“It’s a conversation around the outcomes, so you really have to understand the right questions to ask and the right way to design a solution,” he said. “We would weigh in with the client and design something that meets the outcomes they’re looking for. Almost everything has edge computing, and then it depends where the analytics need to happen, and there’s some sort of connectivity or either local buffering or on ramp to the cloud.”

Read Full Article.

TechHub: World’s largest battery built from a bet, the future landscape of innovation & bitcoin news

Tesla builds world’s largest battery, thanks to a bet

Elon Musk bet the people of Australia he could build a 100MW battery in 100 days or it would be free, according to CNET. Tesla not only accomplished it, but had about 40 days to spare. The South Australian government announced last week the completion of the world’s largest lithium-ion battery just outside of Jamestown, with plans to be energized within days.

The battery was a result of a bet via Twitter in March between Tesla CEO Elon Musk and fellow billionaire Mike Cannon-Brookes after a series of major power outages across South Australia, including a state-wide blackout that affected an area the size of France at the end of 2016.

Musk made good on his promise, flying to Australia and signing a contract at the end of September 2017.

The 100MW lithium-ion battery is made up of Tesla Powerpacks, connected to a nearby wind farm.

The battery will undergo a testing phase within the next couple weeks to ensure it meets regulations, but things are looking good for Australians.

The future landscape of innovation

The 20th century brought us a continuous stream of co-innovation — a culture of robust research and development that resulted in a cornucopia of products with real longevity. From vacuum cleaners and ballpoint pens to jet engines and nuclear power reactors, it was topped off with the powerful computing technology that culminated from the creation of the internet, according to the Manufacturer.

Now looking at present time in the 21st century, the pace of change is arguably faster than at any time in history, ultimately because of digitization.

It’s no longer the norm to develop a product behind a locked door in secrecy, but rather in a diverse ecosystem including many parties in order to master product development. Now more than ever the need to collaborate and join forces for survival is clear — and here’s why.

Disparate data

A per-requisite for innovation in the digital age is the availability of data, and the ability to transform it into insight. It’s dependent on being able to reliably collect and analyze data on a continual basis, growing more important every day. Many companies can’t maintain this on their own, so the necessity to co-innovate solutions by working together is pertinent.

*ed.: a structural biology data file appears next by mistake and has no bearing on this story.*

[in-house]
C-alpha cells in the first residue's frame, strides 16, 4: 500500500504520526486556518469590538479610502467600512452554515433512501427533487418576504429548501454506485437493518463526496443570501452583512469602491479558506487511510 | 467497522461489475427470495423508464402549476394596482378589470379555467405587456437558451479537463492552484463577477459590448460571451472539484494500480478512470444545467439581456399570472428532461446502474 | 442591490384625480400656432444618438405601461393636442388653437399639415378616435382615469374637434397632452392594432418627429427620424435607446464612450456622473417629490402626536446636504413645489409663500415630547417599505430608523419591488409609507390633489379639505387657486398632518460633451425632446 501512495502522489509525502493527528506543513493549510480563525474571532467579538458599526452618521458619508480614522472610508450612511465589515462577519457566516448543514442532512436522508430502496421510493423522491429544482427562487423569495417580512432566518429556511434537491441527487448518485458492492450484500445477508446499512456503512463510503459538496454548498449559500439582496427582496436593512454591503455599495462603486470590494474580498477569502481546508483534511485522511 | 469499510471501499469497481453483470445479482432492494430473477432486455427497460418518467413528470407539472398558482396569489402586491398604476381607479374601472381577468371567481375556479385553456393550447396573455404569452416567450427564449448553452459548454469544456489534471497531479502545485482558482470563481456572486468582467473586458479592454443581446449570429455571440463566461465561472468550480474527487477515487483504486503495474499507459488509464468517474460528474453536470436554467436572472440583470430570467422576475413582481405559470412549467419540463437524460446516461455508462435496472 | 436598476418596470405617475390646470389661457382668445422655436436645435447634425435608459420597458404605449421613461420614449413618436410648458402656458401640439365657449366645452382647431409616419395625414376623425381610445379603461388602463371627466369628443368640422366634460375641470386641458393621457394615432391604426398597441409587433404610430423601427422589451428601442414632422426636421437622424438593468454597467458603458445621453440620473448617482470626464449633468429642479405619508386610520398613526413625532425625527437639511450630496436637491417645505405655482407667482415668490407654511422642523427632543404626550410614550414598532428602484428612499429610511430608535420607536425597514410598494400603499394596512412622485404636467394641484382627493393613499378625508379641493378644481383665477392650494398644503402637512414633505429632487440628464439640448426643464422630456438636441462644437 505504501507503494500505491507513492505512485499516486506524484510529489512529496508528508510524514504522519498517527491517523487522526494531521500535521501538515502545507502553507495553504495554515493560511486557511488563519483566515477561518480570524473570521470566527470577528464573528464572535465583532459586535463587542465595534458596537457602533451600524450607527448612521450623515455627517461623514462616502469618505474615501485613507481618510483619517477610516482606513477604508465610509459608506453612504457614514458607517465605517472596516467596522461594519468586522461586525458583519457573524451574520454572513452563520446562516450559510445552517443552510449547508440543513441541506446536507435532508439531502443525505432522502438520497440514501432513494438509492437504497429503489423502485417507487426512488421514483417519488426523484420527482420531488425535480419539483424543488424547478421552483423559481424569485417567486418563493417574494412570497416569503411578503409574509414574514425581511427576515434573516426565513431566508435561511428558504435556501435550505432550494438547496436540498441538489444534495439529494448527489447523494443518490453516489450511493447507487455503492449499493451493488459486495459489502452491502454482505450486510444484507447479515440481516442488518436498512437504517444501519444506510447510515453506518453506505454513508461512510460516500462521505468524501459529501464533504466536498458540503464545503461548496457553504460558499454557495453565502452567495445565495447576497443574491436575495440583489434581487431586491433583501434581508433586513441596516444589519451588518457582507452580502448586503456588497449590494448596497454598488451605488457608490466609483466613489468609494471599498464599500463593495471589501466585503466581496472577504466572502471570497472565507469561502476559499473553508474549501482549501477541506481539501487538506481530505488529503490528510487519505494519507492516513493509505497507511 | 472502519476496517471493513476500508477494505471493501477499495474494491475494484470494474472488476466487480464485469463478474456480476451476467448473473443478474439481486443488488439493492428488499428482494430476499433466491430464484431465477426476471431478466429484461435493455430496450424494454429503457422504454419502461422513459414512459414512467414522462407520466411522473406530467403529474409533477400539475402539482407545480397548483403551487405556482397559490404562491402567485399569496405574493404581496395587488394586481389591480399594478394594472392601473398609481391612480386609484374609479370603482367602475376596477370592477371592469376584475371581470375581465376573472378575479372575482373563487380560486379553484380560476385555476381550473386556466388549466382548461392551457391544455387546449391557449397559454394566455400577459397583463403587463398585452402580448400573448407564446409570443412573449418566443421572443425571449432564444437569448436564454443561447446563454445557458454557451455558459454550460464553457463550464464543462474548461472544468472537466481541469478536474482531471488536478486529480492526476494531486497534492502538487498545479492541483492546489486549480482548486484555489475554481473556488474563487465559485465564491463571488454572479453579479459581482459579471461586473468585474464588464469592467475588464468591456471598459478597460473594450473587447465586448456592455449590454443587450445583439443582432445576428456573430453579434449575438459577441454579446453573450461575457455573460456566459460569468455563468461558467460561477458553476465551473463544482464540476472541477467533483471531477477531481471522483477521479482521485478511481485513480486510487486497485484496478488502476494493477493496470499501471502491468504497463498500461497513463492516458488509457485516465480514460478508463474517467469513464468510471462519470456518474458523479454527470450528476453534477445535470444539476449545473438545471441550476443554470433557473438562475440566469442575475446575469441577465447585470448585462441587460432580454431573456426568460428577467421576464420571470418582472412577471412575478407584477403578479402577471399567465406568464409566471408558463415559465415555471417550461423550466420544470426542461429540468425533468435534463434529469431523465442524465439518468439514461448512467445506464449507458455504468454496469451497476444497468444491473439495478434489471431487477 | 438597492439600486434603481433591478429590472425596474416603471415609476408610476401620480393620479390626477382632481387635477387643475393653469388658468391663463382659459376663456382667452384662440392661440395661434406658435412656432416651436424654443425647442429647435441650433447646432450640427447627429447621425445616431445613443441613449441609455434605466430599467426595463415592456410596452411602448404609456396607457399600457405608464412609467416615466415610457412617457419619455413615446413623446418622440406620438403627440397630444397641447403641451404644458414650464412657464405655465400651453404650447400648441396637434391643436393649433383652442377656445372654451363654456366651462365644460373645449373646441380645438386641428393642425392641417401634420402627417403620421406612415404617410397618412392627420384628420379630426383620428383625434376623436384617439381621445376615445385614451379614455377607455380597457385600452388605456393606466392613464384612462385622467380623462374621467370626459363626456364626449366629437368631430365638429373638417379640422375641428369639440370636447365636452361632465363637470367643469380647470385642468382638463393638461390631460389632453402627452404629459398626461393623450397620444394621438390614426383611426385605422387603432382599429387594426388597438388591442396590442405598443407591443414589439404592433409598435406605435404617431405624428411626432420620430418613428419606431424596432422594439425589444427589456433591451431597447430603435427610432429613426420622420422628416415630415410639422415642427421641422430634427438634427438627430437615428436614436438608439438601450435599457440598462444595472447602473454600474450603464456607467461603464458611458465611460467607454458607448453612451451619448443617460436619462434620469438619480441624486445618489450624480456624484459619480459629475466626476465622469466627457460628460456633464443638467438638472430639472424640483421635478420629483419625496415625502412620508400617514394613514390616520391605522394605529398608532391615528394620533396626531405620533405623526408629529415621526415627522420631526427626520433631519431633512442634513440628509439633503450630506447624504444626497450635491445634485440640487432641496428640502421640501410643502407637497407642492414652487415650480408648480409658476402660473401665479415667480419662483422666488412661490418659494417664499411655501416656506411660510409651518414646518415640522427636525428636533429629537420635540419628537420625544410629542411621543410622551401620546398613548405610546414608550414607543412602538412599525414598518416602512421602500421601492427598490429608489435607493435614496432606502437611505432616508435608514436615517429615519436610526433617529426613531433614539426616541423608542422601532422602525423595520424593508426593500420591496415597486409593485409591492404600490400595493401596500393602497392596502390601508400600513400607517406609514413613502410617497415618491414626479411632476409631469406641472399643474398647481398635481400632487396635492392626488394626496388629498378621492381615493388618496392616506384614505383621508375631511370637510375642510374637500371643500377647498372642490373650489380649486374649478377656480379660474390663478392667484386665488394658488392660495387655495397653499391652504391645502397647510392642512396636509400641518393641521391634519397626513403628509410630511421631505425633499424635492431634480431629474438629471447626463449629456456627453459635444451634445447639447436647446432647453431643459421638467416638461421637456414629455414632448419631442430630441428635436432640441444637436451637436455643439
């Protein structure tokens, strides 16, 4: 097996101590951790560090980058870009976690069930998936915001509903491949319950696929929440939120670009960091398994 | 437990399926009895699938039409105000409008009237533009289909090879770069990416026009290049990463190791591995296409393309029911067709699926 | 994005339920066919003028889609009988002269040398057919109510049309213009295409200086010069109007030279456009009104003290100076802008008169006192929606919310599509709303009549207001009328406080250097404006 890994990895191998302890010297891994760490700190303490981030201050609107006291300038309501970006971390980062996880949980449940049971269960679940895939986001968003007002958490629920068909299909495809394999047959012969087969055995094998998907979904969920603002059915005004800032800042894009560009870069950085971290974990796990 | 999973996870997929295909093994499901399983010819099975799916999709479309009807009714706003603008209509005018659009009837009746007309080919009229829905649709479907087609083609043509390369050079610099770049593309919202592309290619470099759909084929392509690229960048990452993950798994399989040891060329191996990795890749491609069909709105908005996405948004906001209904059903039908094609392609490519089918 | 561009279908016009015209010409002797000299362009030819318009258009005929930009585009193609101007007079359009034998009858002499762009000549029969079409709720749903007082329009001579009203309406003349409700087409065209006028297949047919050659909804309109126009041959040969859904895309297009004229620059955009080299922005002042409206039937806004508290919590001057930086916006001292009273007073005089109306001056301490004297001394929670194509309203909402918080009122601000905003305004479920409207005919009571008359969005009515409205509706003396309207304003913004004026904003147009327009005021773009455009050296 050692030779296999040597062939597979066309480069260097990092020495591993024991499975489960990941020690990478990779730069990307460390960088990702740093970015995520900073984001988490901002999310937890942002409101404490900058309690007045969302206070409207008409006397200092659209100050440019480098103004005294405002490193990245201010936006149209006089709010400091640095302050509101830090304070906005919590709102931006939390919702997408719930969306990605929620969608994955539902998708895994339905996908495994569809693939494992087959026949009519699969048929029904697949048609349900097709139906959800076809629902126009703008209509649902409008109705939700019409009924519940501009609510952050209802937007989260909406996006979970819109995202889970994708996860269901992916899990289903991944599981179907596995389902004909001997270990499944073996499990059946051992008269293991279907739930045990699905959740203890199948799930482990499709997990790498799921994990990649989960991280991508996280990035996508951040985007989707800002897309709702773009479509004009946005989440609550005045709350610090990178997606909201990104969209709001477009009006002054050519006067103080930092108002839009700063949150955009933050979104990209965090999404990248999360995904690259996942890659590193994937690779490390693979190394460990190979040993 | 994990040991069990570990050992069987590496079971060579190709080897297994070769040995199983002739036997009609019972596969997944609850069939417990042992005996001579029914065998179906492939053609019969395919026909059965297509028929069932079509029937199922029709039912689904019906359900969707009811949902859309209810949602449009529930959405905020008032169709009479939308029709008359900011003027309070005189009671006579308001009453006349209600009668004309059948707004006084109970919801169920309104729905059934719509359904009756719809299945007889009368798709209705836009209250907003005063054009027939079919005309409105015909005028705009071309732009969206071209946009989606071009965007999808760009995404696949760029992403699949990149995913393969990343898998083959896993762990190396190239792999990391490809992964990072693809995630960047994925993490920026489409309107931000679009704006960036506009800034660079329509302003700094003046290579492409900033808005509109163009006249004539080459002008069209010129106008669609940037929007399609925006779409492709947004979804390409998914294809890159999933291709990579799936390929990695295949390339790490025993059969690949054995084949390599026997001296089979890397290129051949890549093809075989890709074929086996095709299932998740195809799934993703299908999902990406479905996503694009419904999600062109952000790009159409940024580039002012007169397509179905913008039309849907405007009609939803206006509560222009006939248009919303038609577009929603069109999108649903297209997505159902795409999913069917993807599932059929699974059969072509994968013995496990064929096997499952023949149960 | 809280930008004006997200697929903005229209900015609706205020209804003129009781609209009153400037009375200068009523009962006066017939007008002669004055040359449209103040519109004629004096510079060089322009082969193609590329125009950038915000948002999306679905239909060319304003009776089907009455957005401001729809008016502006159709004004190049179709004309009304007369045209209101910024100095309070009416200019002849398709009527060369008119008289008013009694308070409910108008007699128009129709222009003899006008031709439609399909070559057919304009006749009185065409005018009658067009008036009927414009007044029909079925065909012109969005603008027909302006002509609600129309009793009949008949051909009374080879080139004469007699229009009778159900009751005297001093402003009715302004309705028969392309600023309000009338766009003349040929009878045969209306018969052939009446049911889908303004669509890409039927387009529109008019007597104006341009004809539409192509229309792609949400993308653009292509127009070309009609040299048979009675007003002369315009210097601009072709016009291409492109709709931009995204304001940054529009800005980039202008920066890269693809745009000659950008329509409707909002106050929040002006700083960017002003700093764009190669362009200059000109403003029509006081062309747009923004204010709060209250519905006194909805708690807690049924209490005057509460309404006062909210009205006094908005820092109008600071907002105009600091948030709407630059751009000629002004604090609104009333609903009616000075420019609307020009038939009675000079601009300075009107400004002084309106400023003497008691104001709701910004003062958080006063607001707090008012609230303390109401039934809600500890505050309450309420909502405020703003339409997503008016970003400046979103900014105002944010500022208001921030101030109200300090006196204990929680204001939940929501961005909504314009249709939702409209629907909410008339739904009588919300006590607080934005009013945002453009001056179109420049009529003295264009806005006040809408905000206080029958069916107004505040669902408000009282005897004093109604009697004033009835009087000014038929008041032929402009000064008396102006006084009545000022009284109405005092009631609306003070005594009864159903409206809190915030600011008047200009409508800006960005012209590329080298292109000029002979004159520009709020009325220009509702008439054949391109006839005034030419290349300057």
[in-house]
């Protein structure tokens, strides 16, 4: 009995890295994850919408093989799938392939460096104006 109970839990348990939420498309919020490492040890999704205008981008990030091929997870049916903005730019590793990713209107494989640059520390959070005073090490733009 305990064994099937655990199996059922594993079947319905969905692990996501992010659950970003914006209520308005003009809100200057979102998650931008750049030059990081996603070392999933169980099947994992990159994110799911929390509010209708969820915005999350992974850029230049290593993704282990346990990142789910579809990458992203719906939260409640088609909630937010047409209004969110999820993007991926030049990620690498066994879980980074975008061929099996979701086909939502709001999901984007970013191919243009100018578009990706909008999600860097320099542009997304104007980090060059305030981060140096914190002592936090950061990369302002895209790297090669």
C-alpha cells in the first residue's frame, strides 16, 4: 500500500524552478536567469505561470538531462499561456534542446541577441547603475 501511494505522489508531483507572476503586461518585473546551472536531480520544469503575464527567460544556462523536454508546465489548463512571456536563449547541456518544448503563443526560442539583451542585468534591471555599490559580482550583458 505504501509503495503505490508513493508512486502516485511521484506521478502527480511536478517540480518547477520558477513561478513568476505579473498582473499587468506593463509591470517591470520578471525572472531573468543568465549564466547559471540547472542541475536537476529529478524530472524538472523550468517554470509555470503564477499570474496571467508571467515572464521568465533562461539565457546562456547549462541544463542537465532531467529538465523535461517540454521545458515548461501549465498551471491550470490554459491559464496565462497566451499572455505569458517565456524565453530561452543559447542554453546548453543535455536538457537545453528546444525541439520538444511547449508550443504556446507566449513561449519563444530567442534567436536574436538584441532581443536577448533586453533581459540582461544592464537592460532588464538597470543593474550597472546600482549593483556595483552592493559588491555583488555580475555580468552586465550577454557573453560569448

Ideate to accumulate

Encouraging employees to act more like entrepreneurs can establish a culture of innovation and co-creation within a company itself. By bringing together employees from across functions and engaging with them, it creates an internal innovation program, helping unleash the full potential and talent of employees.

Disruption waits for no-one

The digital age has already caused several market disruptions, causing manufacturers to start seeking to disrupt themselves before somebody does it for them. A desire to create game-changing solutions rather than incremental improvements has been ignited in many boardrooms rather than conversations of cost-cutting. Yet, driving digitization into supply chains is nearly impossible to achieve without collaboration.

The journey

The path towards successful co-innovation isn’t always a straightforward one. Oftentimes, it’s more about the journey than the final destination. It involves a combination of trust, contractual agreements, information security policing and common sense to make it work. Rapid prototyping cycles are reliant on constant and near-immediate feedback, with all parties integral to the process.

Co-innovation, when done right, has rewards that are worth the effort. With the rise of consumer expectations and macro-environmental factors continuing to challenge manufacturers, it’s becoming increasingly obvious that safety and inspiration comes in numbers. Interested in co-innovating with GrayMatter? Let’s talk.

One bitcoin is now worth over $11,000

The value of cryptocurrencies has skyrocketed 2,174% throughout 2017, with bitcoin representing over half of the total market cap. A new milestone was hit as the value of bitcoin has shot up from $8k to $10k in just eight days, taking the internet by storm.